IAS Heroes: Cooperation and Persistence Helps Control Invasive Alien Plant Species

Identify, control, and repeat are the cornerstones for eradicating invasive alien plant species. We can also increase the success of the control activities if the authorities, people, and organizations work together toward the same goal. This article is the first in a series of blog posts that introduce experiences and thoughts of IAS Heroes fighting against invasive alien species.

Controlling the beautiful but treacherous invasive alien species requires patience and tenacity to ensure sustainable results. Before one can begin the actual physical work, one must be able to inform people of the importance of the control measures and motivate them to take part in the activities. Because there is a myriad of options for how we can spend our free time and it can be hard to engage people to participate in voluntary work, we want to share encouraging stories of active people and successful ways of engaging others to participate. As we value the work carried out by these active volunteers highly, we call them the IAS Heroes!

Wellbeing for Nature, Lessons of Community

In the Noljakka district of Joensuu, Finland voluntary activities to eradicate invasive alien species are continuing for the seventh summer. The work in the area has particularly focused on Himalayan balsam (Impatiens glandulifera), which is designated as an invasive alien species in the whole of the EU. Active volunteer Raija Sillanpää from the local residents’ association wishes to highlight the fact that eradicating invasive alien species requires persistence and commitment. When the work to weed out Himalayan balsam was being carried out for the third summer, Sillanpää shed light on the association’s motivation for taking part in the control work.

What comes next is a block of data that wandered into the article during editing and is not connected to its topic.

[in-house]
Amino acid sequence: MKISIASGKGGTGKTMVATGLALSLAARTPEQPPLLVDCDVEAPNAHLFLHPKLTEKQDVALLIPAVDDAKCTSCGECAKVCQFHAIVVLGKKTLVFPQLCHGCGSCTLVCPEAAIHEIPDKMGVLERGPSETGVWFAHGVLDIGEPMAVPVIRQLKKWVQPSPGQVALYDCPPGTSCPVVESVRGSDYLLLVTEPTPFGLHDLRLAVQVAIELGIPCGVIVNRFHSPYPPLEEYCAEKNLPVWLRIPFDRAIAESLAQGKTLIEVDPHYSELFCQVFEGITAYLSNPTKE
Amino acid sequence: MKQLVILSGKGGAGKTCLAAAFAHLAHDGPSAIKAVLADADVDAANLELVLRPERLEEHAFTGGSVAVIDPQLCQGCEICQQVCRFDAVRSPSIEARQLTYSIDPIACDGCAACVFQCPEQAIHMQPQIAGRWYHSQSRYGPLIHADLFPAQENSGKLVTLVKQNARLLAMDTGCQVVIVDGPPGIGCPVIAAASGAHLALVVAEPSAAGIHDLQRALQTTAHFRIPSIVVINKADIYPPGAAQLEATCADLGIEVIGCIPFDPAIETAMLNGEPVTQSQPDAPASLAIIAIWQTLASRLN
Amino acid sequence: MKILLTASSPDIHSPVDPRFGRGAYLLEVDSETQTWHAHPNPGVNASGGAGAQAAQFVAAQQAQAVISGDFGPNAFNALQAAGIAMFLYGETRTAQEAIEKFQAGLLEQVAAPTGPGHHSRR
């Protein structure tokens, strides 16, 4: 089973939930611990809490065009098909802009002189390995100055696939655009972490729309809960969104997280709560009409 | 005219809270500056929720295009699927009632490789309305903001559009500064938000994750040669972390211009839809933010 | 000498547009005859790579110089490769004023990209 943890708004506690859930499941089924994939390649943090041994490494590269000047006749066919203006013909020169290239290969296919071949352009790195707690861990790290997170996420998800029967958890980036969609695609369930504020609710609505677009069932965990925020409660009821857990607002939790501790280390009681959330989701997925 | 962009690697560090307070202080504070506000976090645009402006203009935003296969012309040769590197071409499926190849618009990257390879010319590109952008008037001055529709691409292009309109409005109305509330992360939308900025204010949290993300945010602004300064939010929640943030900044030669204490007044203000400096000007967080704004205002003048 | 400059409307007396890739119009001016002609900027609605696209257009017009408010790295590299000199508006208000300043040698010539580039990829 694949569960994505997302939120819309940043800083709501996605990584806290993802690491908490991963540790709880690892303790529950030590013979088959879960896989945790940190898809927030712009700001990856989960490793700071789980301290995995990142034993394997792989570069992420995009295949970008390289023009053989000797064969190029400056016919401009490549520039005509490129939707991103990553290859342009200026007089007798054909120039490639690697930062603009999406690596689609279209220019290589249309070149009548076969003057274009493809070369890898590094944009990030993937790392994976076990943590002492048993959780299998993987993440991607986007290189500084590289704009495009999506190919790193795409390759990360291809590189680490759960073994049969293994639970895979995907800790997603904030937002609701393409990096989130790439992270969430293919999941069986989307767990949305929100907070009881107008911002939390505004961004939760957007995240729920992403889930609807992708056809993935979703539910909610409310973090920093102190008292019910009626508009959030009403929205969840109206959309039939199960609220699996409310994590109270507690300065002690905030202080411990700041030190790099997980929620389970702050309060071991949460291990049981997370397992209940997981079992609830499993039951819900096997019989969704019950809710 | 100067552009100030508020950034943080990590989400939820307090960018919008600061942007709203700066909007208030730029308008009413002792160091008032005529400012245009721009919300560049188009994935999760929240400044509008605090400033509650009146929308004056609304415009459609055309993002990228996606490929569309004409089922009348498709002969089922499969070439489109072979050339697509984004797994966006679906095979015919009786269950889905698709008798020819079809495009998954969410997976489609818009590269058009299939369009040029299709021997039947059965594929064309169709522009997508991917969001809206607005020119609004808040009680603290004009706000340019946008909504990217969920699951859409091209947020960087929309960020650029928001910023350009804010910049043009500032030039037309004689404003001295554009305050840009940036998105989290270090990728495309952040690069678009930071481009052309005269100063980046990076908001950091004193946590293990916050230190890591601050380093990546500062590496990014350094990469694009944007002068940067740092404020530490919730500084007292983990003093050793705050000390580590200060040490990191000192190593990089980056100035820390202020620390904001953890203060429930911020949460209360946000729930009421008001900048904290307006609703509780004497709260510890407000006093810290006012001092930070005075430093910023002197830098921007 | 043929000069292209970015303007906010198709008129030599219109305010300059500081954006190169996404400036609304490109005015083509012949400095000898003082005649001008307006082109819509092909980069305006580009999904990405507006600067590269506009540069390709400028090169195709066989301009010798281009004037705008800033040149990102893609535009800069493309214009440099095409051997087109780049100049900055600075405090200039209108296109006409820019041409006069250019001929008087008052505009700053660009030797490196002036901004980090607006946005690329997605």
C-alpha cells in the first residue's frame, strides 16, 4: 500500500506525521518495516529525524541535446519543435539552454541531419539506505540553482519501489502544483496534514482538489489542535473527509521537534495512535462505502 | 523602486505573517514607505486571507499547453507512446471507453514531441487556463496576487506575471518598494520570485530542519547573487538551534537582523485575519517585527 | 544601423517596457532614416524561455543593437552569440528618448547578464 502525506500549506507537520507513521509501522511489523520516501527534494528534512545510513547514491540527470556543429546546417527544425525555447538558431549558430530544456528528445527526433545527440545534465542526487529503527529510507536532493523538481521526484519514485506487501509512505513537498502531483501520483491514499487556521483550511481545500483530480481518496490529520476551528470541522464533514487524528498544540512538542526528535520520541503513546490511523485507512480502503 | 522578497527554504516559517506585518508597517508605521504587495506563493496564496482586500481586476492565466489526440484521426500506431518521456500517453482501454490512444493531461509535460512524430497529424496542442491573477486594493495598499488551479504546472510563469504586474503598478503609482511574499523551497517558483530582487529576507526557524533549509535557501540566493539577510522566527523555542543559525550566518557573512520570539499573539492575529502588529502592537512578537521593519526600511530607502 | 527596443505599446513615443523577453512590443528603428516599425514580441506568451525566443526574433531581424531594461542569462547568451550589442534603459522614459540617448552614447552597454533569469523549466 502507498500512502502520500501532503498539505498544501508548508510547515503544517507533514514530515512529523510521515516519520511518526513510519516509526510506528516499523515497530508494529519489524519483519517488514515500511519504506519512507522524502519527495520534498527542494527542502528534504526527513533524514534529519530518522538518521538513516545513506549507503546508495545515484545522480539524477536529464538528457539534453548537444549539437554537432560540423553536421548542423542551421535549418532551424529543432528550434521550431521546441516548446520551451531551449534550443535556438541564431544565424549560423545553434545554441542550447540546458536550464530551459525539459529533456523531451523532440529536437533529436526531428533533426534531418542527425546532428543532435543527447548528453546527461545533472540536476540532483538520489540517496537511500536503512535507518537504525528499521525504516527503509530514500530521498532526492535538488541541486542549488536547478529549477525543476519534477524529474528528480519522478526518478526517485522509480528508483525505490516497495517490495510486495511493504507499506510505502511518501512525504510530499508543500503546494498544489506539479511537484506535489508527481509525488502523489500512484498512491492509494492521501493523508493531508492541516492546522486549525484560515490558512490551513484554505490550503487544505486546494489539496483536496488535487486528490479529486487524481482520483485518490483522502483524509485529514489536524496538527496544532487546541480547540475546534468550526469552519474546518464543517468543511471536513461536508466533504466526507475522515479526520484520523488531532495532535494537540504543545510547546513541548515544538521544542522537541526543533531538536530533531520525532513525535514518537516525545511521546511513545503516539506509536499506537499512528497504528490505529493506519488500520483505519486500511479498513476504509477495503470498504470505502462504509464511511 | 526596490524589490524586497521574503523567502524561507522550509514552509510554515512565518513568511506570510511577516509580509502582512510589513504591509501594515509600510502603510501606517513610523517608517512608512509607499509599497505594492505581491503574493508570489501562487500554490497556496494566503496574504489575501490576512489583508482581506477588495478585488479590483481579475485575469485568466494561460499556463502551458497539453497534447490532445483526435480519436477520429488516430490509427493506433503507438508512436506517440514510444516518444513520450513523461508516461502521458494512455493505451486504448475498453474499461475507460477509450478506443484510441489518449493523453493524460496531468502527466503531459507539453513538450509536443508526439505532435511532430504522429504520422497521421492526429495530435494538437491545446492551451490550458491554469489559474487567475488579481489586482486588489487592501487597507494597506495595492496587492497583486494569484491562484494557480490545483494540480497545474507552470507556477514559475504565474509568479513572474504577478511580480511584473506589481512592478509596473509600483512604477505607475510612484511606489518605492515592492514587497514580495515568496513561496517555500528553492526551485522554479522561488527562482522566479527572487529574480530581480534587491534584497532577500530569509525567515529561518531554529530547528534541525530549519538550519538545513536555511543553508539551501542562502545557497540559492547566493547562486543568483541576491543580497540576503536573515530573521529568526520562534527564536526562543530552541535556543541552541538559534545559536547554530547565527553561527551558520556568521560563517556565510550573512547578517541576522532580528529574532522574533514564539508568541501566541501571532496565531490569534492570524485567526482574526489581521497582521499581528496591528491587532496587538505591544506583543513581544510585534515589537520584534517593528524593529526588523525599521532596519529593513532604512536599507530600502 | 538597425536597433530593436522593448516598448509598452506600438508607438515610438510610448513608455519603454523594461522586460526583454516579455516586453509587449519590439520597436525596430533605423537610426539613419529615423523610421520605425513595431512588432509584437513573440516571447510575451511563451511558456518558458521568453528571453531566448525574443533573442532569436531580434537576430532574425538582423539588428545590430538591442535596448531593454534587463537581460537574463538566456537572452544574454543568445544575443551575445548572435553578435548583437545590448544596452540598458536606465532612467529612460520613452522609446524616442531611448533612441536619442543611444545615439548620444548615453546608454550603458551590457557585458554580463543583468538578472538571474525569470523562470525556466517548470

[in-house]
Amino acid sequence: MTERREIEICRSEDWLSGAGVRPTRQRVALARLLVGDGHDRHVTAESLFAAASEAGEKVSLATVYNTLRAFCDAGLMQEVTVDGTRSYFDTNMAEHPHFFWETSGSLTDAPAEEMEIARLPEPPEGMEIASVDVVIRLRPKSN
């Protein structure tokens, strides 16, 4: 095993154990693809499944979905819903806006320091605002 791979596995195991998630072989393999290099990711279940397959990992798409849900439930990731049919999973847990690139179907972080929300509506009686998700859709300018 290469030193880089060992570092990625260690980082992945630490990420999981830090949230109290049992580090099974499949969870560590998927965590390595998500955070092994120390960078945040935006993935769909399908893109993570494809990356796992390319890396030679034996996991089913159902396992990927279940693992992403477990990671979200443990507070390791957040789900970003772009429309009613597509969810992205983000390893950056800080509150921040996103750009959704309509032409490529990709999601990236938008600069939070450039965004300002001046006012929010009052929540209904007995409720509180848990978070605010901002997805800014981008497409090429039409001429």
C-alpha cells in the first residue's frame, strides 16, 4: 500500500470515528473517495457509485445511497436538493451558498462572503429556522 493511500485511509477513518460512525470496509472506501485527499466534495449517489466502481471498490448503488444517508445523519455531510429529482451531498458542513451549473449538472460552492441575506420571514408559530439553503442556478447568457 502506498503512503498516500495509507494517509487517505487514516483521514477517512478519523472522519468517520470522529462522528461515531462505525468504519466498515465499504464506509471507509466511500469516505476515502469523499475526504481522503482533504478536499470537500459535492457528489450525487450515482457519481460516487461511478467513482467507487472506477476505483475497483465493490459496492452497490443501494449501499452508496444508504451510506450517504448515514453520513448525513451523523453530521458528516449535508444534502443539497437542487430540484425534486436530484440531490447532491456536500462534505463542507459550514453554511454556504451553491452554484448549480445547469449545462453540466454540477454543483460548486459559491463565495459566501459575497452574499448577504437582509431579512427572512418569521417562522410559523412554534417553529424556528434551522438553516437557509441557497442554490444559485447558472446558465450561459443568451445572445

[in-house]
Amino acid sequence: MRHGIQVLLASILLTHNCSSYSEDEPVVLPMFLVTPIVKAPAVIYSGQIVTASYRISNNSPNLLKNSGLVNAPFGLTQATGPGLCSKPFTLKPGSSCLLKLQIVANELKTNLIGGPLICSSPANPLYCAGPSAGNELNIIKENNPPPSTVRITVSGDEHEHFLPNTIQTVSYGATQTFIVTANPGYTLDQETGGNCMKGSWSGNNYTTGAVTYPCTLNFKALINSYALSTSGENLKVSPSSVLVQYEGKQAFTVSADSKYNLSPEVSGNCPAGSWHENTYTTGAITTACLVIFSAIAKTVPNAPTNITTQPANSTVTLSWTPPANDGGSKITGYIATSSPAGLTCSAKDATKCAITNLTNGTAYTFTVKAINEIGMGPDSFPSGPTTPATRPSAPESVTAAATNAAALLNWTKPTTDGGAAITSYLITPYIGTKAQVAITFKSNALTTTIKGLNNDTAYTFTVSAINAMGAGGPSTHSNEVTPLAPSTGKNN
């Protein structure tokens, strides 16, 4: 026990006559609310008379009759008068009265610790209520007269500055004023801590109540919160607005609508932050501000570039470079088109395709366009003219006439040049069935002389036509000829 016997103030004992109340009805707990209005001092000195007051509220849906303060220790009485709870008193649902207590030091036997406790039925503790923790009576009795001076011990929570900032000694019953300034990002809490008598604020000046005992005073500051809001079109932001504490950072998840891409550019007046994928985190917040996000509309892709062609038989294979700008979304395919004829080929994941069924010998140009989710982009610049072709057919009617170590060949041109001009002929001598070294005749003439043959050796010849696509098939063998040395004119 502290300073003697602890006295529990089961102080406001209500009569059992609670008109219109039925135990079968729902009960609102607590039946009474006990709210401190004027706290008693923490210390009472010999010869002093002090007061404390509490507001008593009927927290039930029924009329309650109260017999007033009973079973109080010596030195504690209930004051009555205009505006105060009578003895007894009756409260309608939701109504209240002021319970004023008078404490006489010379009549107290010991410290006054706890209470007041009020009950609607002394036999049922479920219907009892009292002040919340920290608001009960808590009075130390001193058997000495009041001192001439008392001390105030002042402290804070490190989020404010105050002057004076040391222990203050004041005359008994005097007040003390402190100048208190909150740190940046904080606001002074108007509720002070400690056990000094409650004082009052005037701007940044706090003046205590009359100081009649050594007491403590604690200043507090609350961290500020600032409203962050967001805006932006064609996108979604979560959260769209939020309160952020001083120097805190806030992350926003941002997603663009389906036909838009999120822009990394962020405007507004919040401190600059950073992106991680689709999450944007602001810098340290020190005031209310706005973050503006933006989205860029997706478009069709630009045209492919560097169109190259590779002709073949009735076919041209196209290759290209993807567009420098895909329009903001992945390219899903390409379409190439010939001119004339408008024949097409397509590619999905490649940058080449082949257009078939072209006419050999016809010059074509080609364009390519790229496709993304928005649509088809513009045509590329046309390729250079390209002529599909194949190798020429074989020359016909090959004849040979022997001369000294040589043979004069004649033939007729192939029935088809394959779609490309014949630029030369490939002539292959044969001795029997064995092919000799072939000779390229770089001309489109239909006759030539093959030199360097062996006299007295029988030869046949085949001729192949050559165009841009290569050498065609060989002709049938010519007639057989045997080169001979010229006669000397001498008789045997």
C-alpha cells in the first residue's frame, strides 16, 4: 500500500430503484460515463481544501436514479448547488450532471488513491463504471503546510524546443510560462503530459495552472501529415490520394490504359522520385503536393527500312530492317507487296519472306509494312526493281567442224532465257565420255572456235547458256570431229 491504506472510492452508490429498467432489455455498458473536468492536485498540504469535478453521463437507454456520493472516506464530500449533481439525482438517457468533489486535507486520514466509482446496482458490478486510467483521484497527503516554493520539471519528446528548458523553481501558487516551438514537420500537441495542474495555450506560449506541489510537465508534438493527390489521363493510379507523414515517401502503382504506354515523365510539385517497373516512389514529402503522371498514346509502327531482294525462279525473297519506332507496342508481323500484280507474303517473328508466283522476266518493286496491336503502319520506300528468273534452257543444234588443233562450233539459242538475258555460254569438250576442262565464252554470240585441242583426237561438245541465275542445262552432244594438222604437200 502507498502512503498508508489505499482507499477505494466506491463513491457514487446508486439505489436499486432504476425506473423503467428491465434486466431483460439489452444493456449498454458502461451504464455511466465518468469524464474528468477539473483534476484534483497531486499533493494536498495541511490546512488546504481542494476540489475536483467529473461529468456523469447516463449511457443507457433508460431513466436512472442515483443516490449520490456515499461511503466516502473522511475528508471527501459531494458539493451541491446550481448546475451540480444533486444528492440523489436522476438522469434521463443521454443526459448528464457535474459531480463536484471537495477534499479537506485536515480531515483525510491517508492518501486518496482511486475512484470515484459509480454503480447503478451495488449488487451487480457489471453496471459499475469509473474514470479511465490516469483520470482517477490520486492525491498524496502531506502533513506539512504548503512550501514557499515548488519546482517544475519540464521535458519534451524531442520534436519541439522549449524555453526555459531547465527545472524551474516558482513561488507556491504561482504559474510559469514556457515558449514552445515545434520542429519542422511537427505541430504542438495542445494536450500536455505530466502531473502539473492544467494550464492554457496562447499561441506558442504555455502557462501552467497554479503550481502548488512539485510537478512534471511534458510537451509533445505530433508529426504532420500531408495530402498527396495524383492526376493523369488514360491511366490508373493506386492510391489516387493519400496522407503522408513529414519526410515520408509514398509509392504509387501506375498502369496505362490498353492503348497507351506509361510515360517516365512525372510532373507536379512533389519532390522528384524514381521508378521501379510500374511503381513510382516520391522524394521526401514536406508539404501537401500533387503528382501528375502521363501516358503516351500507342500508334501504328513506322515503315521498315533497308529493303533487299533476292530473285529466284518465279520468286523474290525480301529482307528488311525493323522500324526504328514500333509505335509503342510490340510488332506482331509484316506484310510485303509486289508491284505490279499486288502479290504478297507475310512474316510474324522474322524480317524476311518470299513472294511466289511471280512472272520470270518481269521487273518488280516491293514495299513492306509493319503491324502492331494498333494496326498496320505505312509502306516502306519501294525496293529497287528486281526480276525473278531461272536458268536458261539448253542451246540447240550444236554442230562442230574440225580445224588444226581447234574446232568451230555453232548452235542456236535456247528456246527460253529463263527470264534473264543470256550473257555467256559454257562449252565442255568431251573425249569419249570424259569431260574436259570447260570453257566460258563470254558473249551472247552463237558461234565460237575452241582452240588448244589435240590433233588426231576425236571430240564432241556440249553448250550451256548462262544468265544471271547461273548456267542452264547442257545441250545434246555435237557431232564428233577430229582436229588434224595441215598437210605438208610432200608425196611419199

“In addition to talkoot*, we go to weed out the plants at other times as well. Through our work and by organizing weeding sessions, we want to provide an example as forerunners to show that the work done to control invasive alien species pays off.” (*A traditional Finnish way of doing together for the common good/ accomplishing a large job by volunteer power.)

Himalayan balsam can form vast single-species beds that deprive indigenous plants of space and weaken the plant diversity.
Himalayan balsam can form vast single-species beds that deprive indigenous plants of space and weaken the plant diversity. Photograph: Hannele Partanen.

Sillanpää still encourages everyone to take part in these activities in their residential area, and thus improve the wellbeing and diversity of nature as well as their personal wellbeing.
“This allows everyone to enhance their local environment, feel good about themselves, learn about community, meet new people, maintain physical fitness, feel like they are doing important work, see the results of that work, and notice the surprisingly quick improvement in the natural condition.”

Strength in Cooperation – Incentives Needed